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Pierre Claeyssens, 94; Beloved Santa Barbara Philanthropist

October 25, 2003|William Overend | Times Staff Writer

Pierre Claeyssens, one of Santa Barbara's most influential and admired philanthropists, has died. He was 94.

Claeyssens died in his sleep Wednesday at his Santa Barbara home.

A Belgian immigrant, Claeyssens came to the United States in 1938 to become an architect, helping design Liberty ships at Terminal Island during World War II. He never stopped expressing his gratitude to the American GIs who helped free his native country in two world wars.

Claeyssens was a beloved figure in the world of Santa Barbara philanthropy, often confined to a wheelchair in his later years but remembered by those who knew him as a man who never lost his gentle outlook on life, his vitality and his enthusiasm for helping other people.

"He was a lovely man," said Naomi Schwartz, chairwoman of the Santa Barbara County Board of Supervisors. "In addition to his unique contributions to our community, I always remember him smiling. Obviously, he had an enormous heart."

Born in Antwerp in 1908, Claeyssens spoke often of his childhood memories of World War I.

"I know what it's like to go hungry, and it's not fun," he told the Santa Barbara News-Press. Claeyssens said he believed that "no one should go hungry, and no one should go without clothes and shelter."

He was drafted into the Belgian army at age 21, but he didn't like it, and got out as soon as possible. When Claeyssens left Belgium at the age of 30, Europe was facing another war. He first went to Chicago and later moved to California.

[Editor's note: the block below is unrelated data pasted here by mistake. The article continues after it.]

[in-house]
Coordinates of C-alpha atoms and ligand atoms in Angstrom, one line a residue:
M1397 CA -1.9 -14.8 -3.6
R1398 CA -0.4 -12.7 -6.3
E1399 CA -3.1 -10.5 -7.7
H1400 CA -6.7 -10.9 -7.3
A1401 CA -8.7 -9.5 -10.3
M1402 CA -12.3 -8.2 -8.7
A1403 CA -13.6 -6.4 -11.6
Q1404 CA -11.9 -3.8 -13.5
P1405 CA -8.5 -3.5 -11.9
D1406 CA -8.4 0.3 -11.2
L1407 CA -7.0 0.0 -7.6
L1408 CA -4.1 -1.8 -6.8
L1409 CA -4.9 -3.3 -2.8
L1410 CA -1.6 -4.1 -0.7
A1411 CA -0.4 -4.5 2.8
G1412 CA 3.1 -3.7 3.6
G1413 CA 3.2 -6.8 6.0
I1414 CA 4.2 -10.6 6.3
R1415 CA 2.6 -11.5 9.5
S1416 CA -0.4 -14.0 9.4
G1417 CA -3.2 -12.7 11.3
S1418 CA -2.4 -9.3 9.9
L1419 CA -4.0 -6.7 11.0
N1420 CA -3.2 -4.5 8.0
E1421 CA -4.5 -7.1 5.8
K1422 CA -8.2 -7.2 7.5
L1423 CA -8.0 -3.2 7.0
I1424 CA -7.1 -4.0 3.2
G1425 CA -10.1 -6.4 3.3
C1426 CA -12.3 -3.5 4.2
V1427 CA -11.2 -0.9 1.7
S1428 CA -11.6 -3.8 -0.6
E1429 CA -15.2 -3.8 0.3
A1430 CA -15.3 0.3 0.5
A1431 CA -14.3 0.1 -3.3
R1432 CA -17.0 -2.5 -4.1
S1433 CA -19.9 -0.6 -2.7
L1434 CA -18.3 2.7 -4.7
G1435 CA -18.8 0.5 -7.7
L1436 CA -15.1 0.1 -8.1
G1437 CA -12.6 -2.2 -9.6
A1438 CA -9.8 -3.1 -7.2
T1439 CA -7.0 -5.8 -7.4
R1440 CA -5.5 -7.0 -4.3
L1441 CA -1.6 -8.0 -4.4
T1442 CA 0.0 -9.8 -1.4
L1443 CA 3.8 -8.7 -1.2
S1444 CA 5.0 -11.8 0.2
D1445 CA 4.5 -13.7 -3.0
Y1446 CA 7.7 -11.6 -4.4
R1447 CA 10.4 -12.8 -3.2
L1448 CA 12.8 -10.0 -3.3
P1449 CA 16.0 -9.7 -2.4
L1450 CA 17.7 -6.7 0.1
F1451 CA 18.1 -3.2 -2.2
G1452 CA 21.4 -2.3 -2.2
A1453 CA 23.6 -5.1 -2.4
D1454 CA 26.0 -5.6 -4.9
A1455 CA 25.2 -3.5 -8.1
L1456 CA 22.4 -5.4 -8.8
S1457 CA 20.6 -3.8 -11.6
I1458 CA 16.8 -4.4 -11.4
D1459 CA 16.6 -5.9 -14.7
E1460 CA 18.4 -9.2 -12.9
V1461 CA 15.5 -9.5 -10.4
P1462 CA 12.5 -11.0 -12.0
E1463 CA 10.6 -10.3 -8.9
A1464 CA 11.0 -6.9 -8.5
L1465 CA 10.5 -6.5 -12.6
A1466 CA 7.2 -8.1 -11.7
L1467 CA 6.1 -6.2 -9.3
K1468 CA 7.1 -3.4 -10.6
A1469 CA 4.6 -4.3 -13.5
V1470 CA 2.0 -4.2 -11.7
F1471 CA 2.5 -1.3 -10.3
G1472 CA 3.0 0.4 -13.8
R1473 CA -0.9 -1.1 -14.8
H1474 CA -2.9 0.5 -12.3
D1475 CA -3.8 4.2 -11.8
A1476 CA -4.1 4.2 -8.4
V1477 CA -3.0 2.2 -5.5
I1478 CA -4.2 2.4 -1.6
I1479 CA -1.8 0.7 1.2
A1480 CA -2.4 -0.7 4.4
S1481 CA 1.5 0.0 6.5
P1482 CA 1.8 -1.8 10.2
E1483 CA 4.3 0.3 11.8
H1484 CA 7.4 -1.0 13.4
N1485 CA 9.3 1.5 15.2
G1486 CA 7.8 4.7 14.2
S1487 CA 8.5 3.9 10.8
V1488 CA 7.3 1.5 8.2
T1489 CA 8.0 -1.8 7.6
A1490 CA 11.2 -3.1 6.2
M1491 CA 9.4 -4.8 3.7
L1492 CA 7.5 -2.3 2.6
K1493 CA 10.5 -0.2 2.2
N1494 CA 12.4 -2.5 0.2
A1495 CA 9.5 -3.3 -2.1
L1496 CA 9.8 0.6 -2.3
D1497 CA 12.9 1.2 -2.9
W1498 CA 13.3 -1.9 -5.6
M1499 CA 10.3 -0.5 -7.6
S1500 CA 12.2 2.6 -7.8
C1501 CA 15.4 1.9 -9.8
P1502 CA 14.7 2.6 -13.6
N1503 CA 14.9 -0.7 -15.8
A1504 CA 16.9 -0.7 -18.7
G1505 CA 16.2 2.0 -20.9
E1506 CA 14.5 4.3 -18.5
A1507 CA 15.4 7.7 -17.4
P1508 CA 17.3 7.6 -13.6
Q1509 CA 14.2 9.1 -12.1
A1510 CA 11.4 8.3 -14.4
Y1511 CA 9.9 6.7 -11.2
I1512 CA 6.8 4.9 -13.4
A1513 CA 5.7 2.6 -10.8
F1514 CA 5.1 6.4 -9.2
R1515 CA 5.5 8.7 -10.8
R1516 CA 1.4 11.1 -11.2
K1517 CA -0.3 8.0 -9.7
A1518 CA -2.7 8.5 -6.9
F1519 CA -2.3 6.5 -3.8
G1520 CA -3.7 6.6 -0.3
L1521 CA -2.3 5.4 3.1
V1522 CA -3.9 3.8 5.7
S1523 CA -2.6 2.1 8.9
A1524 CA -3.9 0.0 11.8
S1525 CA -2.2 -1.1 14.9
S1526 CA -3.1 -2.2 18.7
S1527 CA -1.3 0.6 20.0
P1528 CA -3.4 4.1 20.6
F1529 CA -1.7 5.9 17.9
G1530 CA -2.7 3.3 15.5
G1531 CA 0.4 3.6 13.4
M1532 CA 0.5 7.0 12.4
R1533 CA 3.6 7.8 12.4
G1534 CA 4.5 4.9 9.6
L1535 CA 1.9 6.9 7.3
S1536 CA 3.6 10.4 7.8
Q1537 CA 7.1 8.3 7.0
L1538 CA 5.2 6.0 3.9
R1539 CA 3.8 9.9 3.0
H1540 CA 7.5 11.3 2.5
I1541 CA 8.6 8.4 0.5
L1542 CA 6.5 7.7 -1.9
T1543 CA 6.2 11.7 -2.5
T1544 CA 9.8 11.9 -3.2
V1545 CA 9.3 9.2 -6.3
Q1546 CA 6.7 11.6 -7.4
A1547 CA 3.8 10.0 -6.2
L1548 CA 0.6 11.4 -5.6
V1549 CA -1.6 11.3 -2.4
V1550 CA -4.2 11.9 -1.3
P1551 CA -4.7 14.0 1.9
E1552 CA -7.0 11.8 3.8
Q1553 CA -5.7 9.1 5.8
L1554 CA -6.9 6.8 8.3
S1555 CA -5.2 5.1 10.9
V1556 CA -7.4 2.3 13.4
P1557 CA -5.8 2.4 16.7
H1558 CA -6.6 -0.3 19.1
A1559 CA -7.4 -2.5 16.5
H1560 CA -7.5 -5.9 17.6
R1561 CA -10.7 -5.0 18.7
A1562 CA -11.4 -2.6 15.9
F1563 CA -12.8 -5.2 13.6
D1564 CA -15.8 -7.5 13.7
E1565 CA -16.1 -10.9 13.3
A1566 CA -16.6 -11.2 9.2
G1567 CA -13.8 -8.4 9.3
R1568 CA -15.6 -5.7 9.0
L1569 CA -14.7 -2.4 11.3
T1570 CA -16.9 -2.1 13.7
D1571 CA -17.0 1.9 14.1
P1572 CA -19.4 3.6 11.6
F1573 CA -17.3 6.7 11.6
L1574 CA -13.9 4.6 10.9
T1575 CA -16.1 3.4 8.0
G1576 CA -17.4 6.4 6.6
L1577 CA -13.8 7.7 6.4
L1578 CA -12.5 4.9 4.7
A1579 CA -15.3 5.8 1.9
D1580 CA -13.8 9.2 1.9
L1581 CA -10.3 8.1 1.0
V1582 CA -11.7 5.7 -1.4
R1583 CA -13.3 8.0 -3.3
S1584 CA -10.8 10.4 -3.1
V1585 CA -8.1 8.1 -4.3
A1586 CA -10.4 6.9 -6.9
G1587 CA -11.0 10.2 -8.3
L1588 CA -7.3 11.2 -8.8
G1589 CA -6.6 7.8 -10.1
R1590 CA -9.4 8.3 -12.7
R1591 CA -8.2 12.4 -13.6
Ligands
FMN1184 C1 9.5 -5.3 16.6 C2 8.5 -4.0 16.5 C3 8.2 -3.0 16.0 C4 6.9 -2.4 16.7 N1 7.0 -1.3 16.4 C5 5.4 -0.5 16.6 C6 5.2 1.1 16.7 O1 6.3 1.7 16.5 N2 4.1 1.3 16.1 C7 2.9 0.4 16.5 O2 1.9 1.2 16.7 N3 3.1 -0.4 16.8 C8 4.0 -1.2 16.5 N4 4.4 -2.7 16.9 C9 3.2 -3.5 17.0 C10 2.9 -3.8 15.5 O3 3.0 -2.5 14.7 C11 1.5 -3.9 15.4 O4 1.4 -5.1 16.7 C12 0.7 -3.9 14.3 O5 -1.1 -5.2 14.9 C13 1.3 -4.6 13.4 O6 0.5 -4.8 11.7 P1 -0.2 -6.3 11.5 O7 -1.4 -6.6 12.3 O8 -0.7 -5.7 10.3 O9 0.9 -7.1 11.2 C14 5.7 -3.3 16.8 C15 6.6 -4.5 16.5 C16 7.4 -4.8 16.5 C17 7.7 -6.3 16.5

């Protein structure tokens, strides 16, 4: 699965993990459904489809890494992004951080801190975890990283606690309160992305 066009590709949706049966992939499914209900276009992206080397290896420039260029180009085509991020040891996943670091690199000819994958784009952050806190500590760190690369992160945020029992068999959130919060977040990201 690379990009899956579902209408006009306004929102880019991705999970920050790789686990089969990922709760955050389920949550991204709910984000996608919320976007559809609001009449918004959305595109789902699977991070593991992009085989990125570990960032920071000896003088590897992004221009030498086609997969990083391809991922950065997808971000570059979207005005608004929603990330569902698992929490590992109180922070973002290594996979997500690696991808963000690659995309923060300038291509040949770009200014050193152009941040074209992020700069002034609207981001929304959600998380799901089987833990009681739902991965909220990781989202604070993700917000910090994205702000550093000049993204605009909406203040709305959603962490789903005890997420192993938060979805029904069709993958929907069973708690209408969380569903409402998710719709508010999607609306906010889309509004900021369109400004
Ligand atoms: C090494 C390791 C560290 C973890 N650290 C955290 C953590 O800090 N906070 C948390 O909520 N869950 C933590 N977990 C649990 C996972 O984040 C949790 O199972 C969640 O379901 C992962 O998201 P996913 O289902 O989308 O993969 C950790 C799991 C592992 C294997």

After World War II, Claeyssens worked as an architect, designing schools, libraries and other buildings throughout Southern California, including a school in Lompoc.

He married the late Ailene Wood, an oil heiress from Santa Barbara, and was never shy about saying that was how he became a multimillionaire. Wood died in 1995.

The Wood-Claeyssens Foundation, established in 1980, now distributes $3 million annually to more than 200 charities, Claeyssens told The Times in August.

He was interviewed at the start of a campaign to build a military museum in Santa Barbara. Claeyssens had pledged $1 million to help start the project.

Claeyssens also sponsored a lavish dinner for 500 people every year honoring military leaders, often flying them into Santa Barbara at his own expense. The annual tributes cost about $1 million each.

Asked about his special feelings for the military, Claeyssens said: "First of all, Americans set Belgium free. I still feel an obligation to the United States, especially the military. That's why I am behind the idea of a museum to honor the soldiers who died. To be killed in a war is not the worst that can happen. To be lost is not the worst. To be forgotten is the worst."

Still, his focus was not just on the military. Most of the money donated by the Wood-Claeyssens Foundation over the years went to charities, ranging from programs to help the poor and the homeless to the city's major cultural institutions and a variety of environmental causes.

Sue Adams, an activist involved in creating Santa Barbara's Cacique Street homeless shelter, remembers a day when Claeyssens joined other major donors in the center's new kitchen, stirring pots of food for a video being filmed as a special gift of thanks to a couple, Paul and Lesley Ridley-Tree, who had given $500,000 for the kitchen.

"Pierre was so excited. He was just bubbling away, talking about how important it is to help people," Adams said. "He was already past 90 then, and he had more enthusiasm and more vitality than I remember having when I was a teenager."

She added, "He was a gentle man. He had a quiet elegance, not overbearing. He didn't need to dominate the conversation or lord it over other people." Claeyssens is survived by a daughter, a son, five sisters and five grandchildren.

At his request, no public services are planned.

Donations may be made to Visiting Nurse and Hospice Care of Santa Barbara or other causes.

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